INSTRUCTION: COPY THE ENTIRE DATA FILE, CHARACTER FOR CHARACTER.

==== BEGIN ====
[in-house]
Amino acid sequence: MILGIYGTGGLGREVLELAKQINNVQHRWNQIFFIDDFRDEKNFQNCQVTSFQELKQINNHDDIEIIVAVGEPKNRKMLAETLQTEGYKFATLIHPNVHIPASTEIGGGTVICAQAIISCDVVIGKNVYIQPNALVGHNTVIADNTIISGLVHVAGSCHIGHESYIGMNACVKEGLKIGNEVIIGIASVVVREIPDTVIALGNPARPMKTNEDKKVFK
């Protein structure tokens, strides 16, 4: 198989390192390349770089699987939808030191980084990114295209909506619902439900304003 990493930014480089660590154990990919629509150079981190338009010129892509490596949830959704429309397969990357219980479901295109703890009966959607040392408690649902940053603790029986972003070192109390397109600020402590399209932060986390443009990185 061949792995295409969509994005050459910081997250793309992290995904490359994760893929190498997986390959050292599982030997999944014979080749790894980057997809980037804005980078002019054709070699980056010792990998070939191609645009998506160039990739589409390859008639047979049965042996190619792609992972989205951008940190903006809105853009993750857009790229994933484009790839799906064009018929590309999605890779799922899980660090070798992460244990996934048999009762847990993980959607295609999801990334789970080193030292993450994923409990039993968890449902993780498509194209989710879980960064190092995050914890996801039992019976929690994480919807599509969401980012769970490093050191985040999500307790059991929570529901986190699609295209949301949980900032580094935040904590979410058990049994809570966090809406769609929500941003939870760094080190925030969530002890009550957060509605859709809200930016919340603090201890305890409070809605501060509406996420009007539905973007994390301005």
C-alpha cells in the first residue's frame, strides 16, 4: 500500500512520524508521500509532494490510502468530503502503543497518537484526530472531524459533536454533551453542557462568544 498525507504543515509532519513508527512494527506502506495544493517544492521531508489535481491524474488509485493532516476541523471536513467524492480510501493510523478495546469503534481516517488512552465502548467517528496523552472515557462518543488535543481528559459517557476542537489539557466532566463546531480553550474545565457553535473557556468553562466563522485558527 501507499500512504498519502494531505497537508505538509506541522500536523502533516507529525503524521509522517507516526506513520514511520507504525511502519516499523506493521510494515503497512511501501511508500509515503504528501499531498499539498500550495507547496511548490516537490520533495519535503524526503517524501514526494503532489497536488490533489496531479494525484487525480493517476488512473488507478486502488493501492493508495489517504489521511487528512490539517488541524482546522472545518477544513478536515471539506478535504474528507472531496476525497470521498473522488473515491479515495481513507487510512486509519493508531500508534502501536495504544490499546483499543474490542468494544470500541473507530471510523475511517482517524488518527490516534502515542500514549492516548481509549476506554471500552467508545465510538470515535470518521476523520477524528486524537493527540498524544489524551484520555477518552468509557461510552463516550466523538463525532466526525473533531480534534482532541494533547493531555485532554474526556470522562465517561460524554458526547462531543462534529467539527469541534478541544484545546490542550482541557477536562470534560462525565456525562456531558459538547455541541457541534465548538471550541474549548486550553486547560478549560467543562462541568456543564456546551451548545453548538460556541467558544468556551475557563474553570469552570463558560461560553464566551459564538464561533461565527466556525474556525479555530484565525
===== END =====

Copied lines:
[in-house]
Amino acid sequence: MILGIYGTGGLGREVLELAKQINNVQHRWNQIFFIDDFRDEKNFQNCQVTSFQELKQINNHDDIEIIVAVGEPKNRKMLAETLQTEGYKFATLIHPNVHIPASTEIGGGTVICAQAIISCDVVIGKNVYIQPNALVGHNTVIADNTIISGLVHVAGSCHIGHESYIGMNACVKEGLKIGNEVIIGIASVVVREIPDTVIALGNPARPMKTNEDKKVFK
């Protein structure tokens, strides 16, 4: 198989390192390349770089699987939808030191980084990114295209909506619902439900304003 990493930014480089660590154990990919629509150079981190338009010129892509490596949830959704429309397969990357219980479901295109703890009966959607040392408690649902940053603790029986972003070192109390397109600020402590399209932060986390443009990185 061949792995295409969509994005050459910081997250793309992290995904490359994760893929190498997986390959050292599982030997999944014979080749790894980057997809980037804005980078002019054709070699980056010792990998070939191609645009998506160039990739589409390859008639047979049965042996190619792609992972989205951008940190903006809105853009993750857009790229994933484009790839799906064009018929590309999605890779799922899980660090070798992460244990996934048999009762847990993980959607295609999801990334789970080193030292993450994923409990039993968890449902993780498509194209989710879980960064190092995050914890996801039992019976929690994480919807599509969401980012769970490093050191985040999500307790059991929570529901986190699609295209949301949980900032580094935040904590979410058990049994809570966090809406769609929500941003939870760094080190925030969530002890009550957060509605859709809200930016919340603090201890305890409070809605501060509406996420009007539905973007994390301005």
C-alpha cells in the first residue's frame, strides 16, 4: 500500500512520524508521500509532494490510502468530503502503543497518537484526530472531524459533536454533551453542557462568544 498525507504543515509532519513508527512494527506502506495544493517544492521531508489535481491524474488509485493532516476541523471536513467524492480510501493510523478495546469503534481516517488512552465502548467517528496523552472515557462518543488535543481528559459517557476542537489539557466532566463546531480553550474545565457553535473557556468553562466563522485558527 501507499500512504498519502494531505497537508505538509506541522500536523502533516507529525503524521509522517507516526506513520514511520507504525511502519516499523506493521510494515503497512511501501511508500509515503504528501499531498499539498500550495507547496511548490516537490520533495519535503524526503517524501514526494503532489497536488490533489496531479494525484487525480493517476488512473488507478486502488493501492493508495489517504489521511487528512490539517488541524482546522472545518477544513478536515471539506478535504474528507472531496476525497470521498473522488473515491479515495481513507487510512486509519493508531500508534502501536495504544490499546483499543474490542468494544470500541473507530471510523475511517482517524488518527490516534502515542500514549492516548481509549476506554471500552467508545465510538470515535470518521476523520477524528486524537493527540498524544489524551484520555477518552468509557461510552463516550466523538463525532466526525473533531480534534482532541494533547493531555485532554474526556470522562465517561460524554458526547462531543462534529467539527469541534478541544484545546490542550482541557477536562470534560462525565456525562456531558459538547455541541457541534465548538471550541474549548486550553486547560478549560467543562462541568456543564456546551451548545453548538460556541467558544468556551475557563474553570469552570463558560461560553464566551459564538464561533461565527466556525474556525479555530484565525